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Rear Window is a 1954 American Technicolor mystery thriller film directed by Alfred Hitchcock and written by John Michael Hayes based on Cornell Woolrich's 1942 short story "It Had to Be Murder". Originally released by Paramount Pictures, the film stars James Stewart, Grace Kelly, Wendell Corey, Thelma Ritter and Raymond Burr. It was screened at the 1954 Venice Film Festival.

The film is considered by many filmgoers, critics and scholars to be one of Hitchcock's best[3] and one of the greatest movies ever made. The film received four Academy Award nominations and was ranked No. 42 on AFI's 100 Years...100 Movies list and No. 48 on the 10th-anniversary edition. In 1997, Rear Window was added to the United States National Film Registry in the Library of Congress as being "culturally, historically, or aesthetically significant".


After breaking his leg photographing a racetrack accident, a professional photographer, the adventurous L. B. "Jeff" Jefferies (James Stewart), is confined to a wheelchair in his Greenwich Village apartment to recuperate. His rear window looks out onto a courtyard and several other apartments. During a powerful heat wave, he watches his neighbors, who keep their windows open to stay cool.

He observes a flamboyant dancer he nicknames "Miss Torso"; a single middle-aged woman he calls "Miss Lonelyhearts"; a talented, single, middle-aged composer-pianist; several married couples; a female sculptor; and Lars Thorwald (Raymond Burr), a traveling jewelry salesman with a bedridden wife.

Jeff's sophisticated, beautiful socialite girlfriend, Lisa Fremont (Grace Kelly), visits him regularly, as does his insurance company's nurse, Stella (Thelma Ritter). Stella wants Jeff to settle down and marry Lisa, but Jeff is reluctant.

One night during a thunderstorm Jeff hears a woman scream "Don't!" and then the sound of breaking glass. Later he is awakened by thunder and observes Thorwald leaving his apartment. Thorwald makes repeated late-night trips carrying his sample case. The next morning Jeff notices that Thorwald's wife is gone, and then sees Thorwald cleaning a large knife and handsaw. Later, Thorwald ties a large trunk with heavy rope and has moving men haul it away. Jeff discusses all this with Lisa and with Stella.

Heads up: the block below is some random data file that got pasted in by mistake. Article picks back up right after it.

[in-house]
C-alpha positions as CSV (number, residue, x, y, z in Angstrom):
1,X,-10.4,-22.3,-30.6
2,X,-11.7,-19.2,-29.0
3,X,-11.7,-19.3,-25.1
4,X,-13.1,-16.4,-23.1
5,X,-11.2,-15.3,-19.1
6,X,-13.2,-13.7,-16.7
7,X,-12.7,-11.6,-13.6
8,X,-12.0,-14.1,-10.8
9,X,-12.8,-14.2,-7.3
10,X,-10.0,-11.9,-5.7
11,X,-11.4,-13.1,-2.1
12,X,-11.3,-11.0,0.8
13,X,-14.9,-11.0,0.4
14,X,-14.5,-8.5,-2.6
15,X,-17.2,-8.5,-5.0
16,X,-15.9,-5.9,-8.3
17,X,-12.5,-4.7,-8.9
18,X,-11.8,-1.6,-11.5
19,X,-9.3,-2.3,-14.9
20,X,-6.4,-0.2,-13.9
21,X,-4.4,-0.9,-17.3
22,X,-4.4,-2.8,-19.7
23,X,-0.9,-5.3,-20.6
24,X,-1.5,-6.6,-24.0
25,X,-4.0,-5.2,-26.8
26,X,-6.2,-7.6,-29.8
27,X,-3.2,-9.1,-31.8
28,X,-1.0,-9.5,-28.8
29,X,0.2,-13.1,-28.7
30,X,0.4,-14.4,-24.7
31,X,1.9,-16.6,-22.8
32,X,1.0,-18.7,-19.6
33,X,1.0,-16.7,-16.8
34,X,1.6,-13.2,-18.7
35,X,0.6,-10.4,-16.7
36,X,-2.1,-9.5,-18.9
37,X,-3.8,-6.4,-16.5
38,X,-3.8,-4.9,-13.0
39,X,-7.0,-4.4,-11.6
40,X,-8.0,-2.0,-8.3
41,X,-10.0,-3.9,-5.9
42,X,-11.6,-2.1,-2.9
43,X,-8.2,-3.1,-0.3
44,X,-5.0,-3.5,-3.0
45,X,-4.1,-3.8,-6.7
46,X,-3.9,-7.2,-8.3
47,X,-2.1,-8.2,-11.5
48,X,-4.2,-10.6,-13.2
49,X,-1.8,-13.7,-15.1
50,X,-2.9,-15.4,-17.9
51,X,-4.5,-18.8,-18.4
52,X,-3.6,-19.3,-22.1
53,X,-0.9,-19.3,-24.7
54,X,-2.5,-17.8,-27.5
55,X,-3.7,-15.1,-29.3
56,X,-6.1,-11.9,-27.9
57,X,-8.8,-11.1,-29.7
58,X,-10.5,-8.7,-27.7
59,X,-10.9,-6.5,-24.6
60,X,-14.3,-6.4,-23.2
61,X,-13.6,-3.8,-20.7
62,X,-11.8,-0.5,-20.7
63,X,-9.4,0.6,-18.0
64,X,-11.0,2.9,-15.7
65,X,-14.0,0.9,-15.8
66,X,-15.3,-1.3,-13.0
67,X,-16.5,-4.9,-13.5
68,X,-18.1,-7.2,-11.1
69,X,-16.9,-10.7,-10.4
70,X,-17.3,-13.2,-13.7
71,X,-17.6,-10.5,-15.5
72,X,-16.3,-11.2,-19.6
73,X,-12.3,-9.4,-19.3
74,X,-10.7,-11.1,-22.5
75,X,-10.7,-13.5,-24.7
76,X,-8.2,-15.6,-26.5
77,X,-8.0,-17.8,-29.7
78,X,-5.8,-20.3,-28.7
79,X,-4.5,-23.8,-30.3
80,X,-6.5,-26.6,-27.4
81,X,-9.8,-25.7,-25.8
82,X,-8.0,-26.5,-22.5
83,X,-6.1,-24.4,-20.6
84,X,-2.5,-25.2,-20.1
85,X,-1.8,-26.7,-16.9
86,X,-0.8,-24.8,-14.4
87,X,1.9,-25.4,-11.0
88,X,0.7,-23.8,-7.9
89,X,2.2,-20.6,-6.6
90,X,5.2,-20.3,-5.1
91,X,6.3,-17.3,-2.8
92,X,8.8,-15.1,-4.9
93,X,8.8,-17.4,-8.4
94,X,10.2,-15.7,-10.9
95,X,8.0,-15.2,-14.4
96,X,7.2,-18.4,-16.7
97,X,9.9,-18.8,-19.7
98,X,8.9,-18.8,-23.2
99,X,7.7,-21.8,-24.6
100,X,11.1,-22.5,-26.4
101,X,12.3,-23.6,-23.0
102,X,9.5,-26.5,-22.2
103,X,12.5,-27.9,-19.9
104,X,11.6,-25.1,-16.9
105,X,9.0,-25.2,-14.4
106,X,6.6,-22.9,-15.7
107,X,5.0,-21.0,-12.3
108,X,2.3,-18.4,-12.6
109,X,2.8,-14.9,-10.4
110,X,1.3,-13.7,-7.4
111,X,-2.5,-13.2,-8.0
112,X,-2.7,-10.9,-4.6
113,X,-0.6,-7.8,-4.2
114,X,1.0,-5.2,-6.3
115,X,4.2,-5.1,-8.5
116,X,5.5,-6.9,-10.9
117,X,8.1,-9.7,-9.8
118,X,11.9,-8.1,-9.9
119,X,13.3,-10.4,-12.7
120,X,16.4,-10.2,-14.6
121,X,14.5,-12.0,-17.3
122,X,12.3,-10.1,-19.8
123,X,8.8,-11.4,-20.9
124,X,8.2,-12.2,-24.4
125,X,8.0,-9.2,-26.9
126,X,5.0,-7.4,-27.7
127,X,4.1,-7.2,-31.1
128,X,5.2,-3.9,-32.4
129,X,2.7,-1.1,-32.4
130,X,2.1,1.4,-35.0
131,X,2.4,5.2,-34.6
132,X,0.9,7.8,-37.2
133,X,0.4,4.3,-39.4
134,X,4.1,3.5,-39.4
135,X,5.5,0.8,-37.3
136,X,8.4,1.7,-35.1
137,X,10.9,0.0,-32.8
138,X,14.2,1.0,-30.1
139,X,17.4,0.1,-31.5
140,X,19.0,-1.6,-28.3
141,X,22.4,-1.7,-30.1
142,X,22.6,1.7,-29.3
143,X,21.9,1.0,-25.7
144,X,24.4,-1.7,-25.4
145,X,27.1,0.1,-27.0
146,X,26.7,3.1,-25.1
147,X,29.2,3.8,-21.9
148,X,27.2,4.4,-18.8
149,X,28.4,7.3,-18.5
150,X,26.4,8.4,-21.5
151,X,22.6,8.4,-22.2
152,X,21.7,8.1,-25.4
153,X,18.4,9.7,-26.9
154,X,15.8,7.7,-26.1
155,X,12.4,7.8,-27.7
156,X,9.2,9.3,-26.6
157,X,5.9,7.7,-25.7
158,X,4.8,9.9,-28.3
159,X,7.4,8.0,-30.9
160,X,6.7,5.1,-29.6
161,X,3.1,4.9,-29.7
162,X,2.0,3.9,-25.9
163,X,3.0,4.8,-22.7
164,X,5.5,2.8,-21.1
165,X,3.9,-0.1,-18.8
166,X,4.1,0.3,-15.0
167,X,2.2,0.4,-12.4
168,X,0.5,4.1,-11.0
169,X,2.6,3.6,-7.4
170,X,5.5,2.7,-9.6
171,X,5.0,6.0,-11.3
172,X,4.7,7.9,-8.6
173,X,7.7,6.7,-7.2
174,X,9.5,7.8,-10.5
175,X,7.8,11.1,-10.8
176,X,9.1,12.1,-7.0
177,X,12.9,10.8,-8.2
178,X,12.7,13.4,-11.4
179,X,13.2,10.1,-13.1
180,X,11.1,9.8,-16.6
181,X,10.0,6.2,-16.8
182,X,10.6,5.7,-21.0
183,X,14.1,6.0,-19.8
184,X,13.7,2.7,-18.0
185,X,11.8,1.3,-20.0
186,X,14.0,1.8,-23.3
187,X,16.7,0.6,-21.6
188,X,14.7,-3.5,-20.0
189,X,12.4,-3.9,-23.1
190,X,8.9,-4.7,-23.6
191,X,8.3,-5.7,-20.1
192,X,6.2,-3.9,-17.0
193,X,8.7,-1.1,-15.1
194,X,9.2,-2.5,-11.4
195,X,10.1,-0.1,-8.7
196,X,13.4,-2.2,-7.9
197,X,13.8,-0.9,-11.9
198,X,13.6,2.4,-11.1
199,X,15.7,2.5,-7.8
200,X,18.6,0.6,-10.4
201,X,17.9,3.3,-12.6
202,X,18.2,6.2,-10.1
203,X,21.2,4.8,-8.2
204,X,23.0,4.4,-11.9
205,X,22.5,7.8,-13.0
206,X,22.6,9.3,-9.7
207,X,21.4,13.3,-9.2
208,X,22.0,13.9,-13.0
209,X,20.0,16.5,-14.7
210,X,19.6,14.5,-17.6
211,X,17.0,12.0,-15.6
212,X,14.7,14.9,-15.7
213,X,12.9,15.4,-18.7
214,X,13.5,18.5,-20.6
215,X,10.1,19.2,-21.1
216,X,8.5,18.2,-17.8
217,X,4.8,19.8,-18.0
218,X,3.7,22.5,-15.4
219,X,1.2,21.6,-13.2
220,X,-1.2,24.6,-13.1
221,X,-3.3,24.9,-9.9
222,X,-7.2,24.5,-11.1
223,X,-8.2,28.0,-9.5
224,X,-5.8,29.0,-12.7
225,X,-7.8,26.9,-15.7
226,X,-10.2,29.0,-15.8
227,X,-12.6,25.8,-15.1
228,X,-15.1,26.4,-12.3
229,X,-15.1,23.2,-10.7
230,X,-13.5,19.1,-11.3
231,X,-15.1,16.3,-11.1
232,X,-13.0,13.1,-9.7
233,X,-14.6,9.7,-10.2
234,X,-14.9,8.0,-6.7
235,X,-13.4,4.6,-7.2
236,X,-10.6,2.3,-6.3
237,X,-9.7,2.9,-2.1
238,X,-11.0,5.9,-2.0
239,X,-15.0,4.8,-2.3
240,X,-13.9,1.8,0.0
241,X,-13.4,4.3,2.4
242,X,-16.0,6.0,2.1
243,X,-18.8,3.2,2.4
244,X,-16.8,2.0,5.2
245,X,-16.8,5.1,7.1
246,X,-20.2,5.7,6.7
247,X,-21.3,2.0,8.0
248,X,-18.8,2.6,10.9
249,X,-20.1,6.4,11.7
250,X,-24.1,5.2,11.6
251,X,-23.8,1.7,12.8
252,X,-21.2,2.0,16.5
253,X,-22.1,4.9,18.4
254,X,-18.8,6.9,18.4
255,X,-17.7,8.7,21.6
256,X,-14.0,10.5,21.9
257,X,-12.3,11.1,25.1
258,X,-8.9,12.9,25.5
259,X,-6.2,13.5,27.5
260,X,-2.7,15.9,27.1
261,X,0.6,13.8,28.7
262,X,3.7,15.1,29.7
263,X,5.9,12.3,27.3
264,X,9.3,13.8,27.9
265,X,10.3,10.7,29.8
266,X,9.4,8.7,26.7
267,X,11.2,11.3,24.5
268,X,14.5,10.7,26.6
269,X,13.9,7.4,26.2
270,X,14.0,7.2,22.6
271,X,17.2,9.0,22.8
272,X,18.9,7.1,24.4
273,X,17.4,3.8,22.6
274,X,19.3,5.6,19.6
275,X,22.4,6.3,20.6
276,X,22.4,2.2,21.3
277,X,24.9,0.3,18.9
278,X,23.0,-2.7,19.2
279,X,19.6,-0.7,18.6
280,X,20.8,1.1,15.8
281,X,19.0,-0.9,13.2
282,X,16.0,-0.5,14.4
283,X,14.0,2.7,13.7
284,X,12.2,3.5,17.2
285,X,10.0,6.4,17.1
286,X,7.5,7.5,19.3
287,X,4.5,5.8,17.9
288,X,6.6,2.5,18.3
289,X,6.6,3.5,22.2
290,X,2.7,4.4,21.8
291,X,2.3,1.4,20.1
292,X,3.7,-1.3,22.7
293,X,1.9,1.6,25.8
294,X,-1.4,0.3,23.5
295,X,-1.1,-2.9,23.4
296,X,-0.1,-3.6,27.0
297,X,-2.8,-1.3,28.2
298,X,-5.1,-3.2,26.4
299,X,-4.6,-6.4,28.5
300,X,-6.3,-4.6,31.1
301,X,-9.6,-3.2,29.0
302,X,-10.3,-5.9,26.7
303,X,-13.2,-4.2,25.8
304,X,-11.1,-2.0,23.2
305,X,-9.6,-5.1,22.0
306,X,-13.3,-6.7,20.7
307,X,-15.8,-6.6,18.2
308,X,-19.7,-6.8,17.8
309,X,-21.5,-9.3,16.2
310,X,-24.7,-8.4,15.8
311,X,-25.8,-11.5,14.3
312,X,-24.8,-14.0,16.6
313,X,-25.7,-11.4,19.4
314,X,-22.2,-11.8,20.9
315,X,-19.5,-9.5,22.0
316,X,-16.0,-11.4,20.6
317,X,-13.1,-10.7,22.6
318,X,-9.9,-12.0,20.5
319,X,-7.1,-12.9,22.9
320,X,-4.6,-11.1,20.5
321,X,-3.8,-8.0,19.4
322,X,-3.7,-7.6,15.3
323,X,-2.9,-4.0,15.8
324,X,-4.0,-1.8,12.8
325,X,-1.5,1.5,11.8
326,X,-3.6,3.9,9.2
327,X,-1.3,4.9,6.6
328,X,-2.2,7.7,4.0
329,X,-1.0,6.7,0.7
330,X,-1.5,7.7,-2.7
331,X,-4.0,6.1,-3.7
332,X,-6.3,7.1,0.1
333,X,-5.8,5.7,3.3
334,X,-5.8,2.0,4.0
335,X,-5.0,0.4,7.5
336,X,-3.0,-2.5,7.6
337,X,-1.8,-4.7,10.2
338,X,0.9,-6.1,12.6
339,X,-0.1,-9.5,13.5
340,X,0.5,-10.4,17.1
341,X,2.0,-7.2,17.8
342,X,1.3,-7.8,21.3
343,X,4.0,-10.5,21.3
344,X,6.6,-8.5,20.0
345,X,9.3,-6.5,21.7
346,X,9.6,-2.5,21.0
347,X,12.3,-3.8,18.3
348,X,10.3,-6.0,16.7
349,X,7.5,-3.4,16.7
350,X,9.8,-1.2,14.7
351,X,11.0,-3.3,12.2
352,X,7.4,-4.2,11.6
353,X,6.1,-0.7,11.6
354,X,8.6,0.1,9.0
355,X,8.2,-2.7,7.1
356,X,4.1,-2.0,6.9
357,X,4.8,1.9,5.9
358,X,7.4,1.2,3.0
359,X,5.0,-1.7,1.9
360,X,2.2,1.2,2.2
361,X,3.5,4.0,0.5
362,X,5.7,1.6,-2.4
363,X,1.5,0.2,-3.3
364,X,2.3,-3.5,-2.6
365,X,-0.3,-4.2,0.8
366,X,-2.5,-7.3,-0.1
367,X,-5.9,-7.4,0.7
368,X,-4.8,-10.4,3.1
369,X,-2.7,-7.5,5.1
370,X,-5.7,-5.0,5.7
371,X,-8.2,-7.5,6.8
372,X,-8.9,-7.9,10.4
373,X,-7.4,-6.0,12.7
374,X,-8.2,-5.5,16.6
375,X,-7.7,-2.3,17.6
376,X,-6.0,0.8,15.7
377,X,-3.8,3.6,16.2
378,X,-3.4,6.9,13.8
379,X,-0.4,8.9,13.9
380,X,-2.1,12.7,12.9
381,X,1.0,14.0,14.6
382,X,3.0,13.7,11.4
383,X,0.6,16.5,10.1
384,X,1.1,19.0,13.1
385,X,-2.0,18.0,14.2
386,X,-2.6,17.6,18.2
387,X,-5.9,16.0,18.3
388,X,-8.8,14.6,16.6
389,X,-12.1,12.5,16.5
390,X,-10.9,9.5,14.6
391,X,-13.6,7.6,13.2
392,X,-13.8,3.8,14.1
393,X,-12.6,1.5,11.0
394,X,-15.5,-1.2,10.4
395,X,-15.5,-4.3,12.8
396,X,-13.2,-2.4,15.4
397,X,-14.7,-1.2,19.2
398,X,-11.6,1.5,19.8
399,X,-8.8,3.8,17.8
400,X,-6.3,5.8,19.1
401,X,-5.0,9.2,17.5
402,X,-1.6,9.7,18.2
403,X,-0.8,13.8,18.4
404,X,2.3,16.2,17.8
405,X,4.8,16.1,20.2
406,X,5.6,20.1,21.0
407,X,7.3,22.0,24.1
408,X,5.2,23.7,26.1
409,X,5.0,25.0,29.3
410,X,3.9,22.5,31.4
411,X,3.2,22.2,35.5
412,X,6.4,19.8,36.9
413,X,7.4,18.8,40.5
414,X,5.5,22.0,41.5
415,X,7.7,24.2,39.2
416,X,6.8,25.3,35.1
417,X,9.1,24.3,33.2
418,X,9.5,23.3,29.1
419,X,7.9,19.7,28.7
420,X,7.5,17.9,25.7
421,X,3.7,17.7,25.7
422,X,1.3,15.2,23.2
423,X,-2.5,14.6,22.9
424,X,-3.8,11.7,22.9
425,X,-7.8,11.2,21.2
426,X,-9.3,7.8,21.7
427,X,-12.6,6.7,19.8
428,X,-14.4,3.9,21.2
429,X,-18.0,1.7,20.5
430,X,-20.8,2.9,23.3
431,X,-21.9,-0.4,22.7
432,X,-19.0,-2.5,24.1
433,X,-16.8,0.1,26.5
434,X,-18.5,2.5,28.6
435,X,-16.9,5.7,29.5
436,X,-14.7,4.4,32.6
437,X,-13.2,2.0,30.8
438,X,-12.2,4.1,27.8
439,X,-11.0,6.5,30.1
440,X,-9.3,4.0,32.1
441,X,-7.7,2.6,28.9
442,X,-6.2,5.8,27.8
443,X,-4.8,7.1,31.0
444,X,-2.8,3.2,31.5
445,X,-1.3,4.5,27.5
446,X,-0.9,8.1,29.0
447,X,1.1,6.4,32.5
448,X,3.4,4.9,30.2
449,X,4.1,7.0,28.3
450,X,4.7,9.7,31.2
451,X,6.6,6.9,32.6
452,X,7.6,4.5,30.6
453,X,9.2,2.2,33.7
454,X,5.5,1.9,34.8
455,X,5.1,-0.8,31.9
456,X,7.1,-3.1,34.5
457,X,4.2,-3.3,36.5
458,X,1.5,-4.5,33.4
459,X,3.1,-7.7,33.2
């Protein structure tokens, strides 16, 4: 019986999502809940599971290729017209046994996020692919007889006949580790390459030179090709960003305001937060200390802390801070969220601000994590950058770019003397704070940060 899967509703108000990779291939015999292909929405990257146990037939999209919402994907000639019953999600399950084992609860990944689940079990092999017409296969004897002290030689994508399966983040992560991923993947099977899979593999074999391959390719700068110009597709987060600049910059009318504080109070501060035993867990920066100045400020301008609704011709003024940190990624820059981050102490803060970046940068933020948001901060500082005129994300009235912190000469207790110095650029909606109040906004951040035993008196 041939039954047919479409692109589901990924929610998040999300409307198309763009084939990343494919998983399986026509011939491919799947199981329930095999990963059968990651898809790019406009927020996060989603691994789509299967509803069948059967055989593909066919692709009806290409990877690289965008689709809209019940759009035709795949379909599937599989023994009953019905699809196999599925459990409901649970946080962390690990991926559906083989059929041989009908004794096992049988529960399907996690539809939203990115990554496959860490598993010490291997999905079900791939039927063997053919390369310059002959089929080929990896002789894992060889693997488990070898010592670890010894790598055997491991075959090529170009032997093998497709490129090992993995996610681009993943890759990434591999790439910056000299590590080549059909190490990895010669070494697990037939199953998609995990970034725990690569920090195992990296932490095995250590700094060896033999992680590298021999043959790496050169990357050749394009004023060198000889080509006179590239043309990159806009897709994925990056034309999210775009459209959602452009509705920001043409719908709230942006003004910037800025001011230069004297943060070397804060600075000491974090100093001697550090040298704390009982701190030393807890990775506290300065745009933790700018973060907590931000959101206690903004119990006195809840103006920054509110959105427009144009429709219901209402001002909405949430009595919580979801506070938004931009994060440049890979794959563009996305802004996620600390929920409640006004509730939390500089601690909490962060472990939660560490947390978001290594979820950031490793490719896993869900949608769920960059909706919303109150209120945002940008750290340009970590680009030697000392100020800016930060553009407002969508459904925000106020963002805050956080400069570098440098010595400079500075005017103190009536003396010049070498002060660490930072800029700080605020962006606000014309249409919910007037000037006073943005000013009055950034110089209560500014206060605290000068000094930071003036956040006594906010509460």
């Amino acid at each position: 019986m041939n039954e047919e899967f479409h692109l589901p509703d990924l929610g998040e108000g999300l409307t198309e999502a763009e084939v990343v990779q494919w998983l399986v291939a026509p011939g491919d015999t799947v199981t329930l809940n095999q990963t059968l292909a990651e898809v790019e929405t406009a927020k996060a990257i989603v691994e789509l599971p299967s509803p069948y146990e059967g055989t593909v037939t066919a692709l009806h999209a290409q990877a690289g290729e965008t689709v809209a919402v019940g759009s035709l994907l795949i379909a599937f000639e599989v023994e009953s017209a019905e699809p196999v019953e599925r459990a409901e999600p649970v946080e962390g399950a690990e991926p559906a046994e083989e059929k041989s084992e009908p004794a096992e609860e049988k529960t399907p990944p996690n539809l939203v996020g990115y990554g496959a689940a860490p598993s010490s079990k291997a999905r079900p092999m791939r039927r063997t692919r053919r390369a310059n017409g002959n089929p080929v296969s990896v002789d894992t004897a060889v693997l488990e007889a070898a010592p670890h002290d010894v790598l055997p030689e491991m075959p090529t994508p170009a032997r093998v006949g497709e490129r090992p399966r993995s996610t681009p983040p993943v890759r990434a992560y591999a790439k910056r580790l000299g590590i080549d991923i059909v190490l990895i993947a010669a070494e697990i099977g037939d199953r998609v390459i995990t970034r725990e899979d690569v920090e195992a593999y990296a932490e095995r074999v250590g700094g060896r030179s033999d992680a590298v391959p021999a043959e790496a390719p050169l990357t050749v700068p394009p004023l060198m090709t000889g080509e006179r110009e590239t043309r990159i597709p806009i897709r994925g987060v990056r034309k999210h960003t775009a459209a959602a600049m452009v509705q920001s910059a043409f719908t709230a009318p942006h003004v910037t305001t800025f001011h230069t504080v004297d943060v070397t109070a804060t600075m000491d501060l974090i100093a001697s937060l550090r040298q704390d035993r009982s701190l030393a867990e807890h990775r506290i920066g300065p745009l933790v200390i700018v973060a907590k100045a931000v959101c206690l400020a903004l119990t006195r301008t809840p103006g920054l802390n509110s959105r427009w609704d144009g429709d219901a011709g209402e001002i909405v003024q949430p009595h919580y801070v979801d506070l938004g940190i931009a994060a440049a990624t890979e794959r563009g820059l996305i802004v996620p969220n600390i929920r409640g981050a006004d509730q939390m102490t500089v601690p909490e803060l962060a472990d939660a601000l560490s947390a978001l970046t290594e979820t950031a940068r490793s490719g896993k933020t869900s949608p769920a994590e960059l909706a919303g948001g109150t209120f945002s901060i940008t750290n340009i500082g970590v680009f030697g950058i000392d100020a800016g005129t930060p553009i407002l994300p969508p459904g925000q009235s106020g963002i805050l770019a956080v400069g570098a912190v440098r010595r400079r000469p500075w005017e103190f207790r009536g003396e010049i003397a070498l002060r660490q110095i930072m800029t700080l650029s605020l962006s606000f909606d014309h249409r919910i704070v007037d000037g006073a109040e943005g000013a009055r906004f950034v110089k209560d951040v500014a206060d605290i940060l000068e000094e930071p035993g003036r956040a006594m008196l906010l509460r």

Jeff becomes convinced that Thorwald has murdered his wife. Jeff explains this to his friend Tom Doyle (Wendell Corey), a New York City Police detective, and asks him to do some research. Doyle finds nothing suspicious; apparently Mrs. Thorwald is upstate, and picked up the trunk herself.

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James Stewart as L.B. Jefferies

Soon after, a neighbor's dog is found dead, its neck broken. The owner yells out into the courtyard, "You don't know the meaning of the word 'neighbors'! Neighbors like each other, speak to each other, care if anybody lives or dies! But none of you do!" All the neighbors run to their windows to see what is happening, except for Thorwald, whose cigar can be seen glowing as he sits quietly in his dark apartment.

Certain that Thorwald is also guilty of killing the dog, Jeff asks Lisa to slip an accusatory note under his door, so Jeff can watch his reaction when he reads it. Then, as a pretext to get Thorwald out of his apartment, Jeff telephones him and arranges a meeting at a bar. He believes Thorwald buried something incriminating in the courtyard flower bed and killed the dog to stop it digging there, so when Thorwald leaves, Lisa and Stella dig up the flowers; they find nothing.

Much to Jeff's amazement and admiration, Lisa then climbs the fire escape to Thorwald's apartment and clambers in through an open window. When Thorwald returns and grabs Lisa, Jeff calls the police, who arrive in time to save her by arresting her. Jeff sees Lisa has her hands behind her back, wiggling her finger with Mrs. Thorwald's wedding ring on it. Thorwald notices this, and realizing that she is signaling to someone, he sees Jeff across the courtyard.

Jeff phones Doyle and leaves an urgent message. Stella heads for the police station to post bail for Lisa. When his phone rings, Jeff assumes it is Doyle, and says that the suspect has left the apartment. When no one answers, Jeff realizes that Thorwald himself had called, and is heading over to confront him. When Thorwald enters, Jeff repeatedly sets off his camera flashbulbs, temporarily blinding him. However, Thorwald grabs Jeff and manages to push him out of the open window, as Jeff is yelling for help. Police officers enter the apartment as he falls to the ground; other officers have run over to break his fall. Thorwald confesses to the police soon afterward.